Thursday, May 1, 2014


One thing about most of the movies and/or characters I've written about are actually from before my time or came out when I was too young to see them in the theater.  So I was thinking about this earlier as I was getting ready to write this next chapter (which was about something else that came out when I was too young to see it during it's first run). Where exactly did I get my horror fix in the 90's? From underground comics and Industrial music.
I was collecting every comic connected to Clive Barker I could find (Hellraiser, Nightbreed, NOTLD; London, his Marvel series, like Saint Sinner) as well as Ashes, Dead World, Faust; Love Of The Damned, The Crow, Gore Shriek, Zombie War, etc. I had gotten into horror influenced metal with Alice Cooper and Iron Maiden in middle school, then White Zombie's La Sexorcito; Devil Music
Volume 1 and Misfits Collection and Walk Among Us in high school. The thing about those four groups is that they are all awesome and fun, but a bit cartoonish and not really scary.
Scary music came into my life via my friend Kevin late in my freshmen year. Kevin was a little older and had his drivers license and a car. He'd frequently drive out to Knoxville (our big city) and come back with music we'd never heard of. One day he put a cassette in my hand and said, "If you can get through the first track you'll love this."
The first track was a twelve minute endurance test called The Love Serenade (I Hate You). The band was called Pigface and the album was called Welcome To Mexico...Asshole. This was my introduction to industrial music. That cassette lived in my walkman for days only being traded out with another tape I was loaned that day, The Words and Music of Lou Reed; The Best of the Velvet Underground. Taken together that was kind of a crazy experience since the wildest music I had owned up to that point was Guns and Roses.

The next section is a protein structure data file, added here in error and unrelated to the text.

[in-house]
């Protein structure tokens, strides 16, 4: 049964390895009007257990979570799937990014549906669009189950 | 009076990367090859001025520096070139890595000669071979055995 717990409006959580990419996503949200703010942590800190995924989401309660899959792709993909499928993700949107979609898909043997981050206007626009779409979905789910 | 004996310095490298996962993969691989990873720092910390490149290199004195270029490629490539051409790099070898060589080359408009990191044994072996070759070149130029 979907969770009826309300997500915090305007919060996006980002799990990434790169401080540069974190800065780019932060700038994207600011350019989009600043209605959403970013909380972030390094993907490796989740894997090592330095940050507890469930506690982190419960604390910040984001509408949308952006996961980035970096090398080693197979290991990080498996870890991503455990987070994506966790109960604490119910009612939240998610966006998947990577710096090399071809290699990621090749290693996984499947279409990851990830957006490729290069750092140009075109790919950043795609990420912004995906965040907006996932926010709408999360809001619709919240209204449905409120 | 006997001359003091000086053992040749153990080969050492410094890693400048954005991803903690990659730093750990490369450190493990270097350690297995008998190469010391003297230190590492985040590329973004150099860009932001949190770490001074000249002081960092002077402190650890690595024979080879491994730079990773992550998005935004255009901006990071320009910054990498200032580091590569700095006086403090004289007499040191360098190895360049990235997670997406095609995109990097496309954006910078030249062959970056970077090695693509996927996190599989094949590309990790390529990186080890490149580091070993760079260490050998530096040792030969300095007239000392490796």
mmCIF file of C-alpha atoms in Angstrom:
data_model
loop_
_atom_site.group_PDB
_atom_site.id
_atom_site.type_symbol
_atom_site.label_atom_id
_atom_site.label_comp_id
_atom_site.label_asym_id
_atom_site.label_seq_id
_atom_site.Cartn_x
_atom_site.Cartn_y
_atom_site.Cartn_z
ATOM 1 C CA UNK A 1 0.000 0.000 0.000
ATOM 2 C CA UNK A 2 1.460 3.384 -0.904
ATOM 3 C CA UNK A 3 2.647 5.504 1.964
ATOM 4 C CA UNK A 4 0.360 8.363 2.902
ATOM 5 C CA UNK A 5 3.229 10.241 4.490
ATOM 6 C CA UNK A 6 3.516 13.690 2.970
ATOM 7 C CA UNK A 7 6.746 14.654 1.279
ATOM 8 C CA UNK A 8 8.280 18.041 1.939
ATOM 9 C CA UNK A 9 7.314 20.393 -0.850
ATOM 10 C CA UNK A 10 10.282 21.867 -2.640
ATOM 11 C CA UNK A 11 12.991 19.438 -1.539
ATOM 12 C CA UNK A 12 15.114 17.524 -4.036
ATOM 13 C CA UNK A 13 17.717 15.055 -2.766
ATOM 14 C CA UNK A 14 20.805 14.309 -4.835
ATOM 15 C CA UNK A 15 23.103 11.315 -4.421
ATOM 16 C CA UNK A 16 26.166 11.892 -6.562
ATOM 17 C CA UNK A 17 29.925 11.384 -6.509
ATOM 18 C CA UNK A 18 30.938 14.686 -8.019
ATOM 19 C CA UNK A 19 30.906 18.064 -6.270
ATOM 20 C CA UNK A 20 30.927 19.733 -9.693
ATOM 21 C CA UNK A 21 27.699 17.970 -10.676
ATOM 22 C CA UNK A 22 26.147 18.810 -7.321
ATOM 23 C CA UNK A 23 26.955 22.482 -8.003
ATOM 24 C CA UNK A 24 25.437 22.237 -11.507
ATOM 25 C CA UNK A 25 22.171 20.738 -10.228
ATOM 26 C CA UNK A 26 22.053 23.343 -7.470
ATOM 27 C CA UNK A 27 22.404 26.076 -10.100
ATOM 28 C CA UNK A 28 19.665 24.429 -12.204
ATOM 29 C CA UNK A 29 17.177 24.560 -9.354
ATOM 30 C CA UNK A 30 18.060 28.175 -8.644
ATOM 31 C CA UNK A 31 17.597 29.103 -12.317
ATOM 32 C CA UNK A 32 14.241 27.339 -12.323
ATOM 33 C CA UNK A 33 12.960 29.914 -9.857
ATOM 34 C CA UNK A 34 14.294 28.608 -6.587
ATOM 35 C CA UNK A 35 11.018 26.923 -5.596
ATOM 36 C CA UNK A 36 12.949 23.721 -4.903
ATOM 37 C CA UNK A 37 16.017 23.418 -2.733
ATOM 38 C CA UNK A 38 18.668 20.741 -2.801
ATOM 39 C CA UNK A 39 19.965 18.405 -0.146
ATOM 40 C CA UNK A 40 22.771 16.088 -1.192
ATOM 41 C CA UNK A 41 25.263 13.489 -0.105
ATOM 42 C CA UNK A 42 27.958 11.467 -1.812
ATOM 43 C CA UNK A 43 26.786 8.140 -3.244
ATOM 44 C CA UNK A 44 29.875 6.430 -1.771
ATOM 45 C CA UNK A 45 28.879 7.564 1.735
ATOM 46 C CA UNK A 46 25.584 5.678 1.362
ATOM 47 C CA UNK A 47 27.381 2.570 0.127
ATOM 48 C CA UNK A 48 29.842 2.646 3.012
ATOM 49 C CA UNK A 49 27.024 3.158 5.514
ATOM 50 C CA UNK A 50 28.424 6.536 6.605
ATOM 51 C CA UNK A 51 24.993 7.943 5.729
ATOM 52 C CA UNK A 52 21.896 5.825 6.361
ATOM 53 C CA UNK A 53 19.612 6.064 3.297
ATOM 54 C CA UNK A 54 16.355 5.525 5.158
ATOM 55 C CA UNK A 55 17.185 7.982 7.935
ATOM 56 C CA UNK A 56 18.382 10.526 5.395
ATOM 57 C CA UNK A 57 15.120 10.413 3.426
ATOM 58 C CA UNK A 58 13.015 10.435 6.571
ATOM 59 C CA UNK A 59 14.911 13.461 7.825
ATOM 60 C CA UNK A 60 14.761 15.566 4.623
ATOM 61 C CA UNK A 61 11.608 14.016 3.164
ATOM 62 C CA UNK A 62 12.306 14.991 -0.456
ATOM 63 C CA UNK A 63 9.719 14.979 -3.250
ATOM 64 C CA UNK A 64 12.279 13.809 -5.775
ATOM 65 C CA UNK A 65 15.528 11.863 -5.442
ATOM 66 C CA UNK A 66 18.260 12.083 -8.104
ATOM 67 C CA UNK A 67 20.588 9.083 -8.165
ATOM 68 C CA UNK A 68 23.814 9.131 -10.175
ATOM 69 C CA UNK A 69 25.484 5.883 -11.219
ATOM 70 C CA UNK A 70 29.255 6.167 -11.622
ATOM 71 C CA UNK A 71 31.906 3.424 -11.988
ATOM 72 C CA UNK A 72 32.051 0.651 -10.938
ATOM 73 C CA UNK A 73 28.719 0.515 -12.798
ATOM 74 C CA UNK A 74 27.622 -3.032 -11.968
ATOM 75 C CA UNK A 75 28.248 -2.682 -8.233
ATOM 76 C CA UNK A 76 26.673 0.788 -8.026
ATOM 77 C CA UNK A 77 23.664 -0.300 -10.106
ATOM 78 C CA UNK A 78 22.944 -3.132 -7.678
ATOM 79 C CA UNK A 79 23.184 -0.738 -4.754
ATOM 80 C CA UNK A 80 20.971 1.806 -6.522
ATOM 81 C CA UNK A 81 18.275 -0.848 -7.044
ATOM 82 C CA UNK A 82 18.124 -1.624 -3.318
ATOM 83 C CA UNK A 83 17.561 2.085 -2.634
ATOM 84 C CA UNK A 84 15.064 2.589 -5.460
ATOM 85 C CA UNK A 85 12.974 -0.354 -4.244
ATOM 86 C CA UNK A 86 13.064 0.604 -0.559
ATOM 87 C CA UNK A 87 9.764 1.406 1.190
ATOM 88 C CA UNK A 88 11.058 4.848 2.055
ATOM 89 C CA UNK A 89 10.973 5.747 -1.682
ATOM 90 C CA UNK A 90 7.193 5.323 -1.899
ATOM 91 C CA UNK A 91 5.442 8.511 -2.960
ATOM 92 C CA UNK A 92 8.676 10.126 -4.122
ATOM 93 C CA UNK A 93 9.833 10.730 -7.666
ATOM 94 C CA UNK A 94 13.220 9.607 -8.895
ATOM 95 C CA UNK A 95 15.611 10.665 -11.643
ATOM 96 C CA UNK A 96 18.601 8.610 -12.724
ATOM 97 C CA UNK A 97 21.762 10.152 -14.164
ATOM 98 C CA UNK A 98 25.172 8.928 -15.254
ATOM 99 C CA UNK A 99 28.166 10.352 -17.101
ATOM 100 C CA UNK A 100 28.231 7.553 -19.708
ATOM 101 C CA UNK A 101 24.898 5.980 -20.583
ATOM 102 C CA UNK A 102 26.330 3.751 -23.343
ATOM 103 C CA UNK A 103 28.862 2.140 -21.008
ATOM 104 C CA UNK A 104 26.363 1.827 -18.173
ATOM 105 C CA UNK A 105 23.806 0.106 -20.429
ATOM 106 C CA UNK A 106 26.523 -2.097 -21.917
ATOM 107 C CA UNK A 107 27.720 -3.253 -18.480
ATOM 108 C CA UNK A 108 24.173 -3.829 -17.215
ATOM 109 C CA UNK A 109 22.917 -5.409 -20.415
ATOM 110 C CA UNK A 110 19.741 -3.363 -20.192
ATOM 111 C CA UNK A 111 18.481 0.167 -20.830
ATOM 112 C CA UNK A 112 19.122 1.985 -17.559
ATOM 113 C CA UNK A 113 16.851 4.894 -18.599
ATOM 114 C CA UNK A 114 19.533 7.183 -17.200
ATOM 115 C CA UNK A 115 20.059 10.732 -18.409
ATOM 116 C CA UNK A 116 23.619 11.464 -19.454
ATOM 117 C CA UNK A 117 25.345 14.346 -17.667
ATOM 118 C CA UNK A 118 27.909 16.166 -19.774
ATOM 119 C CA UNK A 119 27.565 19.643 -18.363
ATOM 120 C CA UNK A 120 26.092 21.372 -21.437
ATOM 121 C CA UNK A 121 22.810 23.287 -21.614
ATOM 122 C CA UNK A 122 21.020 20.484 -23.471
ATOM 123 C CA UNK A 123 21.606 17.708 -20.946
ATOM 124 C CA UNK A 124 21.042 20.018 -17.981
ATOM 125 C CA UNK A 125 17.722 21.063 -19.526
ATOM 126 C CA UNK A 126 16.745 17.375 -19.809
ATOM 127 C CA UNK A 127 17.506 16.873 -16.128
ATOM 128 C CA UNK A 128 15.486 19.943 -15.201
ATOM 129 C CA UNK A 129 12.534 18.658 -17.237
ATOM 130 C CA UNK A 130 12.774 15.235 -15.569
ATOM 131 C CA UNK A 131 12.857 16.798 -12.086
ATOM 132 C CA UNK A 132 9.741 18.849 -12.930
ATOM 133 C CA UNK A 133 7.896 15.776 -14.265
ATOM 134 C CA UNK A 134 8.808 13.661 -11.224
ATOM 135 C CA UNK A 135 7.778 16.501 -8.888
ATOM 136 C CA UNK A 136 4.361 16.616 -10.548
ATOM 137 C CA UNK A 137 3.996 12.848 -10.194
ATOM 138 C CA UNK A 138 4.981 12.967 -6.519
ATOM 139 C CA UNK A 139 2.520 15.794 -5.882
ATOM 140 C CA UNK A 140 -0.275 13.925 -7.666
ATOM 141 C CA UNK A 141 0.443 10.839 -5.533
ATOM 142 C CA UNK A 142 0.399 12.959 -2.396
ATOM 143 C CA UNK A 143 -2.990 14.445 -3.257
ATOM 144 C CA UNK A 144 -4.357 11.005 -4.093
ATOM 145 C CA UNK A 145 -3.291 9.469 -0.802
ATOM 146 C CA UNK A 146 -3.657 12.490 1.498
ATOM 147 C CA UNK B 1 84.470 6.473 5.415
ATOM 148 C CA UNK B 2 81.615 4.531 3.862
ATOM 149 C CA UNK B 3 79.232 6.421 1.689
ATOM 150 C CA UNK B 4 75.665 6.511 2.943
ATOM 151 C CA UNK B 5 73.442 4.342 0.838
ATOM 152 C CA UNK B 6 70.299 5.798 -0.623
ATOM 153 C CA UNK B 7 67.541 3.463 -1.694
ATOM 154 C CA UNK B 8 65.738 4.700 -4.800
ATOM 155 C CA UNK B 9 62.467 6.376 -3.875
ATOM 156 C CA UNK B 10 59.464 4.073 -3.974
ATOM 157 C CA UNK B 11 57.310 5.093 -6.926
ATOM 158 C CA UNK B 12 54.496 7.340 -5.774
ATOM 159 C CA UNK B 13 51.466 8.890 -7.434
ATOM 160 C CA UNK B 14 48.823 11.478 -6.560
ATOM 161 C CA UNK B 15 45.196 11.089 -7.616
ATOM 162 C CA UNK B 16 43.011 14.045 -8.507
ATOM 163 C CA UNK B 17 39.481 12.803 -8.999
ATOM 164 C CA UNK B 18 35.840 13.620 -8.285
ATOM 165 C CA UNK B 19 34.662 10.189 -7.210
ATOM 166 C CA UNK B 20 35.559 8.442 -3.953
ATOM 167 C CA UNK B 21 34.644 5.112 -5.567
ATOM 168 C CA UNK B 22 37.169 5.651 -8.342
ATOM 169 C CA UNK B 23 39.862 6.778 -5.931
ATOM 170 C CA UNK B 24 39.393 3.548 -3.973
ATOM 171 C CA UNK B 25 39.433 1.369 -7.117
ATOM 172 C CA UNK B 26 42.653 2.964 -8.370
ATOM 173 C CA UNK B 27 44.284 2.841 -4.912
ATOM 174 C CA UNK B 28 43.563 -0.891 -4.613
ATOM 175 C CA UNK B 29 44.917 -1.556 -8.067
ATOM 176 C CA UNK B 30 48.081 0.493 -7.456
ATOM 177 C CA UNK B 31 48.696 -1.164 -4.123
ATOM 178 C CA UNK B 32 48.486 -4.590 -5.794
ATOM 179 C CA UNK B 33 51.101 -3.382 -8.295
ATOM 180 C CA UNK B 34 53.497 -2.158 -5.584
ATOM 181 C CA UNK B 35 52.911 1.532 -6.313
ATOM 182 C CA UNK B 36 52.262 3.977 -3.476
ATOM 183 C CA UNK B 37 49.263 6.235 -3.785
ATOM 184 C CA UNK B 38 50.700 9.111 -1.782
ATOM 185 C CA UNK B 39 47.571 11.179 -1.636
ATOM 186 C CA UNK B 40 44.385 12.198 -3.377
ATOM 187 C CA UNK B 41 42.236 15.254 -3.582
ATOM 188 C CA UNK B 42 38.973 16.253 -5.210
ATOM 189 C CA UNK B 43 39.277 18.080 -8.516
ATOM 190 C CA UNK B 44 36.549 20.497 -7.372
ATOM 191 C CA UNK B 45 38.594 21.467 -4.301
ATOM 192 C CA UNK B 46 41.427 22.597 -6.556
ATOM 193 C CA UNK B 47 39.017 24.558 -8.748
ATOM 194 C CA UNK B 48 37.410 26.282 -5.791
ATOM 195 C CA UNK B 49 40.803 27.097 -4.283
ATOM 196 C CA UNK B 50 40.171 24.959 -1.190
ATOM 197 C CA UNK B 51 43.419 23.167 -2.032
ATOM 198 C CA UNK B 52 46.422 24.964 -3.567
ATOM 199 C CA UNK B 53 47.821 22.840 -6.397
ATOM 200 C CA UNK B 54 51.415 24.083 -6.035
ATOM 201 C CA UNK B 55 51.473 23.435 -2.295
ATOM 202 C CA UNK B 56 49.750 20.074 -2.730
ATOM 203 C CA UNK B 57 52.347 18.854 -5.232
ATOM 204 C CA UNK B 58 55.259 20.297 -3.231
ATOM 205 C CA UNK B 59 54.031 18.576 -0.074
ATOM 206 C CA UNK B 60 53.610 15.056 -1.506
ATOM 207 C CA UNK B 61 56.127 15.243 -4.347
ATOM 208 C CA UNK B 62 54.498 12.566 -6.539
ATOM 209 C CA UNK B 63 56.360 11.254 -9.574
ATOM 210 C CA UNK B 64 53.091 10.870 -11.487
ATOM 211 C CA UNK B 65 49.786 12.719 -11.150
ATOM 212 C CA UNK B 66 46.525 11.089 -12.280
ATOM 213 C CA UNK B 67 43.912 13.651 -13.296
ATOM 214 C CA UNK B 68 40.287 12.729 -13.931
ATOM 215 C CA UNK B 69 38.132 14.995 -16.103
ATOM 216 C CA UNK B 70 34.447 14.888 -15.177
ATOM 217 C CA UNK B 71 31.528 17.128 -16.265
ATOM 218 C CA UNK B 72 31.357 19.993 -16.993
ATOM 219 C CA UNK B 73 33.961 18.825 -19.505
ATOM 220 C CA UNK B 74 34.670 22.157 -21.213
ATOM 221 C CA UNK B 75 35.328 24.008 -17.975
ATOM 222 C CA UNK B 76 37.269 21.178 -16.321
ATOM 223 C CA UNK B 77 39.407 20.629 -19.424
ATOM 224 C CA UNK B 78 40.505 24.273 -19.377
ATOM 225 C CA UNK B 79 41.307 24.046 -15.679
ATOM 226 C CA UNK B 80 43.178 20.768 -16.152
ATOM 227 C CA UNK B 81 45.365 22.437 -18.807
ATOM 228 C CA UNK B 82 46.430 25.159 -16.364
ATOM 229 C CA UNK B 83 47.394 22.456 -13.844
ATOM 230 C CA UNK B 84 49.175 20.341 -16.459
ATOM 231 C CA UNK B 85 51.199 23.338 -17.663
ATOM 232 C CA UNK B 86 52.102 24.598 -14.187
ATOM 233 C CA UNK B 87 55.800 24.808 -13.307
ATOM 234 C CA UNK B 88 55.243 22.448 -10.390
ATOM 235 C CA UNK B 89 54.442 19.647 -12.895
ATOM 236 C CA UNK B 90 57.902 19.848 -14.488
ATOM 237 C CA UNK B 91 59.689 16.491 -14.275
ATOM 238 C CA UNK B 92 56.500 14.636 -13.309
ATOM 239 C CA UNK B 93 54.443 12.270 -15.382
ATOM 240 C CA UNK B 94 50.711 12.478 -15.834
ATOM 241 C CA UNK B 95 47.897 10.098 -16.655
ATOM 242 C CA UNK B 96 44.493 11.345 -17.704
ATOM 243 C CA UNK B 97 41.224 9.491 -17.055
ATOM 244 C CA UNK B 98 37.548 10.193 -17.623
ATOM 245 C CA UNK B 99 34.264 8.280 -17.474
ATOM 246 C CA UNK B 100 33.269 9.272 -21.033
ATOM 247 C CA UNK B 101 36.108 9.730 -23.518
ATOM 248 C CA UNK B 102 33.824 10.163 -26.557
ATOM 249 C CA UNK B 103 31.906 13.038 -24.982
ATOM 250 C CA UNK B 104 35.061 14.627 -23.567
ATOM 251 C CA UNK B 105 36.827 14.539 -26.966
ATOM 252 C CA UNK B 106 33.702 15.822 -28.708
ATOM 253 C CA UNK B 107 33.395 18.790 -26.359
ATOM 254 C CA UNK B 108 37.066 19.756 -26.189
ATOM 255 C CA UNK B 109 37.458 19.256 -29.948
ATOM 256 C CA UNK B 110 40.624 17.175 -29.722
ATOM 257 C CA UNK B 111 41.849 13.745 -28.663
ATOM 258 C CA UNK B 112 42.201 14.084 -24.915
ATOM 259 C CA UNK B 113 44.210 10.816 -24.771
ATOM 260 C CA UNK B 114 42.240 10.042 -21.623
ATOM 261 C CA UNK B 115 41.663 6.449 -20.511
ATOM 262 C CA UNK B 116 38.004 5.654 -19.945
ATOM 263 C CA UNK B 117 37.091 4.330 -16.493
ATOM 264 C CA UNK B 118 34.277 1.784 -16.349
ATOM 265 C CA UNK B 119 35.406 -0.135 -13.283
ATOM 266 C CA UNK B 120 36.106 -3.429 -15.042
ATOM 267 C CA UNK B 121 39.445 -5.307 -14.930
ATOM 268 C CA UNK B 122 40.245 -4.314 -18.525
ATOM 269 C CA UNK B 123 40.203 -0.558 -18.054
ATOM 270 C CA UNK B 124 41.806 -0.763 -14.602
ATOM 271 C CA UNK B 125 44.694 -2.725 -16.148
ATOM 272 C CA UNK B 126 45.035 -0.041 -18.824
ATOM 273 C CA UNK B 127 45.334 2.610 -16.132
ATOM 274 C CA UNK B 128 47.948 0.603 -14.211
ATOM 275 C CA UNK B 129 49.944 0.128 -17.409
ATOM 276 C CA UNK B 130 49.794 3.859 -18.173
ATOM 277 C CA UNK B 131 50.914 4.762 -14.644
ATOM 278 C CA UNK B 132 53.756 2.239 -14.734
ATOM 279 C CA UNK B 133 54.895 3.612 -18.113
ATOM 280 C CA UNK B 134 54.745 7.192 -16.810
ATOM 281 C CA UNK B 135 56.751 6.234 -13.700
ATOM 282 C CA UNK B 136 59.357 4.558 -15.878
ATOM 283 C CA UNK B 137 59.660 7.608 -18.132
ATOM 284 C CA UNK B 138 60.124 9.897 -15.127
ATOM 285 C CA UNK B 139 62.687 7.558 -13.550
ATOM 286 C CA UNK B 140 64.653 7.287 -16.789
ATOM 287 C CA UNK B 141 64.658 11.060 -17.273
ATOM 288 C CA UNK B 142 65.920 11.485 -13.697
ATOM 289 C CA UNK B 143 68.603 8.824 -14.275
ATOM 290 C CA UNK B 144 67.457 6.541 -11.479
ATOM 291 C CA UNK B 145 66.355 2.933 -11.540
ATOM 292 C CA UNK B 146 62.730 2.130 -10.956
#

The thing I loved about industrial bands was the emotional, political, sexual, religious, and social extremes that many of the best bands were willing to go to. Listening to Pigface, Nine Inch Nails, Ministry, Murder Inc, Revolting Cocks, Front 242, Trust Obey, and Skinny Puppy was like a mash up of Albert Camus' The Stranger, Clive Barker's Hellraiser, William Gibson's Neuromancer, and William Burrough's Naked Lunch mashed up into a musical genre. The music was an electro/mechanical alchemy of punk and metal and often more sonically adventurous than either.     
   While a lot of bands may not have had an explicit connection to horror, they were able to convey a horrific world view through their lyrics, album covers, videos, and an overall sense of dread the music created. Ministry has two great examples of this. NWO is political and JUST ONE FIX is about heroin (and features Burroughs), but both feel like short horror films.
Then there's Skinny Puppy's anti-vivisection video. NSFW...
That's more horrific than most slasher films. It was easy to sit up all night writing horror stories with this music on and it informed and broadened my world view at a crucial time in my youth where I was heading into adulthood in a small town and had very little exposure to what the world had in store for me (Punk rock was doing the same for me at roughly the same time). I was becoming politically aware and also dealing with heavy depression from growing up in a broken home which was manifesting as anger and hate and a pessimism about the future. Nine Inch Nails' PRETTY HATE MACHINE was a good soundtrack for that.